A month after its settlement, the first move of the new Meloni Government is the Budget Law, a manoeuvre that will require a public expense of 35 billion euros. The law involves various points that were major themes during the election campaign, becoming the starting point for the agreement in the Chambers.
The Prime Minister, during the press conference, talked about a Budget Law made of "political choices" and "bravery", focused on two main themes: "growth, to secure the productive fabric" and "social justice, therefore the attention to families and lower incomes".
What is a Budget Law?
The Budget Law ("Legge di bilancio" in Italian) is an advance accounting document of the Italian Republic within which the Italian Government approves its balance for the following year based on laws in force.
Before being enforced, the budget is discussed between the Italian Government and Parliament and then submitted to the European Institution's control. Usually, after being approved in its final version by December 31st, it becomes effective on January 1st of the following year.
It refers to Article 81 of the Italian Constitution, which disciplines the State budget, an accounting document counting the public's expenses and revenues for a defined time frame.
The article refers primarily to a budget, the following year's cost breakdown of the State's revenue and expenditures. It also provides a final balance sheet, the accounting document which contains the past year's cost breakdown, drawn up at the end of the accounting year.
What are the elements of a Budget Law?
The budget highlights various aspects of the uses and expenses of the Nation and their final allocation. The budget breakdown reveals the following voices of expenses: deficit (concerning the net budget), deficit cover by loans, special budget allocations, expenses for Public sector contract's renewal, appropriations to meet the objectives of current laws, and long-term spending predictions.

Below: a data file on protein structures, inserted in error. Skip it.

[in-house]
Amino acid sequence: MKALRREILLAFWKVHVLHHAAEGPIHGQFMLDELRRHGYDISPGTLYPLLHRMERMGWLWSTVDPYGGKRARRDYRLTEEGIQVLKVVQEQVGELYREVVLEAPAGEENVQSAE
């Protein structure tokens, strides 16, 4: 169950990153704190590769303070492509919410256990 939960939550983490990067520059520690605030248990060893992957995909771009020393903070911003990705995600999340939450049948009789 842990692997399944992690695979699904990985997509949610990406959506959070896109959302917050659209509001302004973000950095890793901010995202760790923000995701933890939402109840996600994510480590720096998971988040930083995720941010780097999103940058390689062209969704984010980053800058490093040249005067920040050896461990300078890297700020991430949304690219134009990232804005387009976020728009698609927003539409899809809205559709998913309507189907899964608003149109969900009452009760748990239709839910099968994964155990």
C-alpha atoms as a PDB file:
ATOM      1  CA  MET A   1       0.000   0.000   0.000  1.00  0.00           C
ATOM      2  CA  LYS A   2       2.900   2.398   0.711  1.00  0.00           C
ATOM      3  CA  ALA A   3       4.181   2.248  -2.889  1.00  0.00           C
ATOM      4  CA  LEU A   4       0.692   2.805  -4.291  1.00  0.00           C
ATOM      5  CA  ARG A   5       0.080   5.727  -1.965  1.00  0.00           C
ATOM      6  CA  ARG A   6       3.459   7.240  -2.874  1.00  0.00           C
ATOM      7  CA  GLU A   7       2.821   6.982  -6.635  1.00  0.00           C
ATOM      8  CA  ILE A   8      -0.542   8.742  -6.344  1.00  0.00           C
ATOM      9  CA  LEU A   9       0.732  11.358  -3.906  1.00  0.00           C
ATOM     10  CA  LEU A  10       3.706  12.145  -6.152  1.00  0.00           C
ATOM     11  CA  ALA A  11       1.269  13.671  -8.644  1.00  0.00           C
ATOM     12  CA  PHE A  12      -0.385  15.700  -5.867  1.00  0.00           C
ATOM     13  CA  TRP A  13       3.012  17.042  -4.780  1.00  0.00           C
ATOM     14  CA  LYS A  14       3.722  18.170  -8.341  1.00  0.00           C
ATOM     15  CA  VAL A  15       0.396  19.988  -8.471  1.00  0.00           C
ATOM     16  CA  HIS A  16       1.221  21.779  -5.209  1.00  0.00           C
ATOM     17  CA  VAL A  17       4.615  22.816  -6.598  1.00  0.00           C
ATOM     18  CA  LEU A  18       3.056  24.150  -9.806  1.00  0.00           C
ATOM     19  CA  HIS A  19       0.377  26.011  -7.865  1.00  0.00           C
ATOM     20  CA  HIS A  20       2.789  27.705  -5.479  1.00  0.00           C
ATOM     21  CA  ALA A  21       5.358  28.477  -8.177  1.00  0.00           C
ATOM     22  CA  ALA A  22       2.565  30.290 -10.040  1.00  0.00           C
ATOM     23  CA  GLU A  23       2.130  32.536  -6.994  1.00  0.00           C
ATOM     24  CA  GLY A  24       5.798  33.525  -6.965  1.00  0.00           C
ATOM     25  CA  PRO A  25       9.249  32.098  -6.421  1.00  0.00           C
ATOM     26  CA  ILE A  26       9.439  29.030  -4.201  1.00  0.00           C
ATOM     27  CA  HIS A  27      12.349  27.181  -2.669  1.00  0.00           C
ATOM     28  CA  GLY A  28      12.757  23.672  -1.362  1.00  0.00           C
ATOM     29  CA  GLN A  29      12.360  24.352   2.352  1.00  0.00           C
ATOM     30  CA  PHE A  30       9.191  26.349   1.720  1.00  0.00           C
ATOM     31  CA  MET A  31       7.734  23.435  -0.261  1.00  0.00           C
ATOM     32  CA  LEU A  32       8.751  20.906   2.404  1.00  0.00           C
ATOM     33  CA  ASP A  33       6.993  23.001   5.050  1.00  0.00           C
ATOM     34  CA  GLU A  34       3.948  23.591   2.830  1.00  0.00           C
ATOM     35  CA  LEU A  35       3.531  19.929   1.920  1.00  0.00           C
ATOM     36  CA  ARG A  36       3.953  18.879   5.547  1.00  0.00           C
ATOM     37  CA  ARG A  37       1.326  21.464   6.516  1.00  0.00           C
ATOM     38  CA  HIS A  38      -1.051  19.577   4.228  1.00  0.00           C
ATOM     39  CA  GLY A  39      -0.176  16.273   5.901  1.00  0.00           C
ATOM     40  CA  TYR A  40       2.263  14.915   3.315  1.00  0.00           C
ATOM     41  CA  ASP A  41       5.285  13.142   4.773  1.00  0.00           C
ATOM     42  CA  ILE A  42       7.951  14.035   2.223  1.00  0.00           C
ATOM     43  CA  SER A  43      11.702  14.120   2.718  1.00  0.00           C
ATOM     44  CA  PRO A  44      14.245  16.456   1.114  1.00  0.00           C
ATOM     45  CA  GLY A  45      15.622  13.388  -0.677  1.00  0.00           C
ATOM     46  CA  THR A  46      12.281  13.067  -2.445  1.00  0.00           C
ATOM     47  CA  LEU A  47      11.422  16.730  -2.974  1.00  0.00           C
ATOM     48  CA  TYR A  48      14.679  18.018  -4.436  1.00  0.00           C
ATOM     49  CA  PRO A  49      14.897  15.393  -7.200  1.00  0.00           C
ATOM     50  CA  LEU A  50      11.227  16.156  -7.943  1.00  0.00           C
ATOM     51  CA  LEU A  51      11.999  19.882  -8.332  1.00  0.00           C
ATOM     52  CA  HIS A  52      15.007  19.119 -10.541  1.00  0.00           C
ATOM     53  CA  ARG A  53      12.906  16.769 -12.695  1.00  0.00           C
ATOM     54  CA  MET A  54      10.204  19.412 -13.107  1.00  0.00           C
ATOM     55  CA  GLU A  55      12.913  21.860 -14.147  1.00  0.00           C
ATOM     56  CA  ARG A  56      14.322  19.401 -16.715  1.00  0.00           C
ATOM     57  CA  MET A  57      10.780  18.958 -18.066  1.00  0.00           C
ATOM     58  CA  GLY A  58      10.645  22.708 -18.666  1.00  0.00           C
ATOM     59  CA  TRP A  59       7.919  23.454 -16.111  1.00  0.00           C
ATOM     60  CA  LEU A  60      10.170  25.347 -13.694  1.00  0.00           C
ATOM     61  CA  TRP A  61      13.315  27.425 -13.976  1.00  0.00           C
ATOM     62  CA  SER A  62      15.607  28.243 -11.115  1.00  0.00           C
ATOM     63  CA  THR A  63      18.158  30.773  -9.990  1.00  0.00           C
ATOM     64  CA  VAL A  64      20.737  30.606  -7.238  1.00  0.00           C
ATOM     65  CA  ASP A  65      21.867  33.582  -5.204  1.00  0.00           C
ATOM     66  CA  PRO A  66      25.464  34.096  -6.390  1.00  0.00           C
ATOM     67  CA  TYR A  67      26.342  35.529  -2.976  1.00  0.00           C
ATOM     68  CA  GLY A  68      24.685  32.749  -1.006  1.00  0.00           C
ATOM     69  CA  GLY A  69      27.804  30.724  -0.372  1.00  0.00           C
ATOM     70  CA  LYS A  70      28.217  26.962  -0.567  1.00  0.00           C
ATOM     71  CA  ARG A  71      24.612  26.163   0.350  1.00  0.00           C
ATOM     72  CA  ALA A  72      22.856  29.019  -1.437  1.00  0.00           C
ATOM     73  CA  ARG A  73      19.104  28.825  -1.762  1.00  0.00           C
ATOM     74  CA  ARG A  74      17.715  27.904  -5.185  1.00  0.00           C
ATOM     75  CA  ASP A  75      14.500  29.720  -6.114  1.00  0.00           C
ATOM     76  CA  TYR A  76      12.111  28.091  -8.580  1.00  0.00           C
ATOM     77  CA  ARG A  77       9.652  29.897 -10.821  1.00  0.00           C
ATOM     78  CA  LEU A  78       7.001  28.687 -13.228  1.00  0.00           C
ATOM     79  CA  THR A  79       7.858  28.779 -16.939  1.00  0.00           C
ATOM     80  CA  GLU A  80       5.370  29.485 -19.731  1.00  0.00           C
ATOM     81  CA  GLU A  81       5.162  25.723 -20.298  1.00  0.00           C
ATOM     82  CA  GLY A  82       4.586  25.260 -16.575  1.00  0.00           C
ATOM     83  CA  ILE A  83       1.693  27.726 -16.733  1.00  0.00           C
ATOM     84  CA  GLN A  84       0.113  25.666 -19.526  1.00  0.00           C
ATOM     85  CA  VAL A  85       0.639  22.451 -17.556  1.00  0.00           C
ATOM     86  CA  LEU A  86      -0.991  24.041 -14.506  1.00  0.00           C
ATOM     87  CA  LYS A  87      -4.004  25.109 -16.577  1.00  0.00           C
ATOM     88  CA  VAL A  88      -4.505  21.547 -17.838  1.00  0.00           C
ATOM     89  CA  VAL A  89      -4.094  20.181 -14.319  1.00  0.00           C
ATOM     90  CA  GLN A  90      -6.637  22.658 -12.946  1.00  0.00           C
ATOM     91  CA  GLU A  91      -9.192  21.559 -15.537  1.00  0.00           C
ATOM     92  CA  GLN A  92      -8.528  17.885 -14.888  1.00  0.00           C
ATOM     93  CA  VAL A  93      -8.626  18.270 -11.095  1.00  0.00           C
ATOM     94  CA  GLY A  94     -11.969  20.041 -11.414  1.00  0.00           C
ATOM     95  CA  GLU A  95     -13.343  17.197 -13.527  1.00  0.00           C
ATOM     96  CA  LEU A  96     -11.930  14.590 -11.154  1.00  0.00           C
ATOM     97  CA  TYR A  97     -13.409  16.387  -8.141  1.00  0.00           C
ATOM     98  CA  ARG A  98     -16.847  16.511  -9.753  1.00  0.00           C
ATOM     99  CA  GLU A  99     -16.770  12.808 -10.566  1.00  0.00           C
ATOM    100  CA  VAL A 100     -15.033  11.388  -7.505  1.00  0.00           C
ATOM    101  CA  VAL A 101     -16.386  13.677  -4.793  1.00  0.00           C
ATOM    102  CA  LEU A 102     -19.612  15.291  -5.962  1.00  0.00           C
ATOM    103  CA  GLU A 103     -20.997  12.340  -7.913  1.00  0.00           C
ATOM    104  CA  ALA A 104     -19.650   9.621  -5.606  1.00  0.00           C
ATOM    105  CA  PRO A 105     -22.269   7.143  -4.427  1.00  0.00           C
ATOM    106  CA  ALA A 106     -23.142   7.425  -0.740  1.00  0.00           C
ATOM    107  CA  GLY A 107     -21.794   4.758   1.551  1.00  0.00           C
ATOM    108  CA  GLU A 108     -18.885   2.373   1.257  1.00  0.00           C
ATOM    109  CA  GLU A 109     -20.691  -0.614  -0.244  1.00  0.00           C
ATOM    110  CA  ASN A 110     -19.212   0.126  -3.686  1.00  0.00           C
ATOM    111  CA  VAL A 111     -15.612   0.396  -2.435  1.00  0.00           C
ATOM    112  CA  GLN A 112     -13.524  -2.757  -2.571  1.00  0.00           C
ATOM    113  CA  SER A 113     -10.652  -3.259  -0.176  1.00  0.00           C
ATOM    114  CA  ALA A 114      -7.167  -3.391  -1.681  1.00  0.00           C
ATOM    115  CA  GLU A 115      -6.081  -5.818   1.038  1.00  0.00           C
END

What is inside the new Budget Law?
The allocation of public expenditure is in different areas, from citizenship income modification to taxation changes, along with revisions on retirement age and measures on gender equality.
Speaking about the largely debated citizenship income, Prime Minister Meloni discussed further revisions for what she considers a bad system in today's form: "the State cannot care for citizens from 18 to 60 years old", she stated. The citizenship income will completely disappear in 2024, and by the approbation of the Budget Law till the end of 2023, it will go from today's 12 months to 8 months, with the abrogation in case the recipient refuses an allocation more than once.
The most consistent part of the budget allocation goes to tax imposition reductions and bill relief for Italian families. According to the Prime Minister's statements, 21 of the 35 billion euros earmarked are for energy-related measures
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